‘Meet The Artist’ Interview with Dr Martín Raskovsky by Oliver Norris
My current interest is in the post capture creative process. It is a search for colours and forms that emanate from my inside, often completely unrelated to the original subject. Brush in hand, the journey of image transformation is an art form of its own. Colours and shapes are transformed again and again until the time when a solution emerges, sometimes with a tremendous eureka effect; almost orgasmic. The journey from photographic camera to canvas, my creative journey.
What is your background and where are you from?
I was born in South America, Argentina, photographer since early childhood. At 9 years old, I build a darkroom in the bathroom of my parents’ home. Self-taught in photography and never studies any art form. Studied software engineering, have a PhD in Computing Science, Lecturer in Essex University and research fellow in Oxford University.
At the age of 67, after 50 years being passionate about software, went to my first exhibition in Brick Lane gallery in London. That date changed my life and shortly afterwards, had the “luck” of being made redundant in my job, so decided to leave behind software and dedicated 100% to my new life in the arts. I am now passionate about photography … for the next 50 years.
How do you classify your work?
Being a photographer I enjoy shooting – the moment of actually taking a photo – I do not do staging, so shooting is an instance that follows the quick preparation of focus-aperture-time and composition, a very short in time activity. However, I find that capturing reality photographically can deliver less or different from our internal perception. On the other hand, post processing – manipulating that captured reality – allows imagination and dreams to be brought to the canvas. I use a computer with no particular software tools to transform that reality in order to match my emotions. For me, it is a journey bouncing between reality and imagination, searching for the image that comes from my inside is an activity that takes time and all throughout gives me tremendous pleasure with a satisfying finale, the eureka moment being almost orgasmic.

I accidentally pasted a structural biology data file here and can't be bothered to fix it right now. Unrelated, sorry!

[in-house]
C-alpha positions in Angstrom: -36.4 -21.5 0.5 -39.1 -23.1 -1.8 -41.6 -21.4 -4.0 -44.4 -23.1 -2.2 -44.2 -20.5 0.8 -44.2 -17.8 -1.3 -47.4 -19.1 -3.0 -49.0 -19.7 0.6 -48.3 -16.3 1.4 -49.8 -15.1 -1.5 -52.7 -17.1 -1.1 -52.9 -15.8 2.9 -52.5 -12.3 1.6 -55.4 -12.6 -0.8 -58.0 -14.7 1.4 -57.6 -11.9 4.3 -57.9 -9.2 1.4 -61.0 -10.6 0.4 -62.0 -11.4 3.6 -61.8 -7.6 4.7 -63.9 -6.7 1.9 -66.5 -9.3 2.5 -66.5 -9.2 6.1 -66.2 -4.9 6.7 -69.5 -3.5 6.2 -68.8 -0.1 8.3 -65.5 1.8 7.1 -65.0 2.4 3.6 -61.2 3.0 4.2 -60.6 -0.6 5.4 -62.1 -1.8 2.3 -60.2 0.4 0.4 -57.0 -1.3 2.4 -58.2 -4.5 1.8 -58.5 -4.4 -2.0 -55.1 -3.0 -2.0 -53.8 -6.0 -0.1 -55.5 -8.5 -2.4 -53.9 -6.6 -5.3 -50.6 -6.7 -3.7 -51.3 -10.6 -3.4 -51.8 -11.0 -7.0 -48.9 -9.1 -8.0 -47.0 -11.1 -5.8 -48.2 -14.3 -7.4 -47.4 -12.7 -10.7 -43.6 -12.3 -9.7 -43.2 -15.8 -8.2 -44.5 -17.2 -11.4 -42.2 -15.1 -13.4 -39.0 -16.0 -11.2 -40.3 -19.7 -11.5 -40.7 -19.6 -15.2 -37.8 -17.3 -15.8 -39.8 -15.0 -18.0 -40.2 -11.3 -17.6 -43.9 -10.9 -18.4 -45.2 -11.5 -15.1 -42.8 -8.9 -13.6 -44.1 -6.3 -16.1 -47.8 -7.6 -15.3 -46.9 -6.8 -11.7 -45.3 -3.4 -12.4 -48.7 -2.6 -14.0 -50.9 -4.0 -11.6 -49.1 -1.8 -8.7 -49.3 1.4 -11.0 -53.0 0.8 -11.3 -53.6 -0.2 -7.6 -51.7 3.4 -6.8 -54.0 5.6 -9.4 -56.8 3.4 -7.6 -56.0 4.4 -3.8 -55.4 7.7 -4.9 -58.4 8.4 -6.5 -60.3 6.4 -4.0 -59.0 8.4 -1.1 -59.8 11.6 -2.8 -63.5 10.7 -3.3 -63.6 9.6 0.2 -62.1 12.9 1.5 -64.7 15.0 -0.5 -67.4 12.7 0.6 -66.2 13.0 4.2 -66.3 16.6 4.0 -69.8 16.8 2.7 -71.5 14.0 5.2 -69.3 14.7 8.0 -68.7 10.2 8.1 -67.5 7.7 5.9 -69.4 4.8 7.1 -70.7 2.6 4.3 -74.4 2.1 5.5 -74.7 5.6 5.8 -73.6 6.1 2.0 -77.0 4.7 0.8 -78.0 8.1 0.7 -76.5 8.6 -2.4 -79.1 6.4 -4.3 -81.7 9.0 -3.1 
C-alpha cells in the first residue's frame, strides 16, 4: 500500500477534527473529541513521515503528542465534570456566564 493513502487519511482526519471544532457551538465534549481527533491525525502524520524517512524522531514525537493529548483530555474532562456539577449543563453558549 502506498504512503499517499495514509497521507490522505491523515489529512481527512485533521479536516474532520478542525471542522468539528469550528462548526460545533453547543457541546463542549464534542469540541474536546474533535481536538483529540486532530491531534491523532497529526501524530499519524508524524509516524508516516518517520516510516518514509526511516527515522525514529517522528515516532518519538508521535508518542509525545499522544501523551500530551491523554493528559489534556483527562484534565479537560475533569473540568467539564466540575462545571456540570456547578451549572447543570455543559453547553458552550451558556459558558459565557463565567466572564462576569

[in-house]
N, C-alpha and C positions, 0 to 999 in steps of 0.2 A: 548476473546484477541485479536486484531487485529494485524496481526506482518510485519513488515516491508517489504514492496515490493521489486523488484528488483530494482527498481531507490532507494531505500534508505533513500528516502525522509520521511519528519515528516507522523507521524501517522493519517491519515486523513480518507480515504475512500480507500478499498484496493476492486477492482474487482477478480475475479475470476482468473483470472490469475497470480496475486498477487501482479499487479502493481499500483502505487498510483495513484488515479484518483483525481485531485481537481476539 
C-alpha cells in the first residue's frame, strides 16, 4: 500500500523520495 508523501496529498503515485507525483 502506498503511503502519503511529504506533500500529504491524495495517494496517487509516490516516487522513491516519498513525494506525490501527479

Where do you find your images?
I travel searching mainly for nature, woods, seas, deserts, even though landscapes can also be urban. Like any tourist I travel with my camera capturing reality. It is later on, at home, in my desk, that the fun starts. Manipulating an image can take days, weeks, or much, much longer. One of my most popular images “Mermaid” was initially an image captured at the sea side in Portugal, it took many, many years of experiments in the pre digital world first and finally with the current digital tools to be able to arrive to a conclusion. The original model was a young girl then, who only saw the final result 30 years later when she received a print while surrounded now by her grand children.
Is there a common reaction to your work?
The most common question I receive is: “Is it a drawing or a photograph?”. Other times, I see jaws drop when I reveal my work is photographic. People are drawn to the oneiric look of my images. Another common comment is: “Your compositions of reality and imagination match something in my perception which is very pleasant”.
How have you developed since you first started exhibiting your work?
My life has completely changed since I started to exhibit my work. The feedback received is tremendous. I feel an art piece is born the moment it touches and produces an emotion in the observer. Before that it is just a piece of colour in the wall. It is the interaction of the canvas and observer that make the colours became art.
What do you have planned for 2021?
Last year I moved to Cornwall, the move as such was delaying new work, but new work has emerged from the new inspirations provided by this new adventure.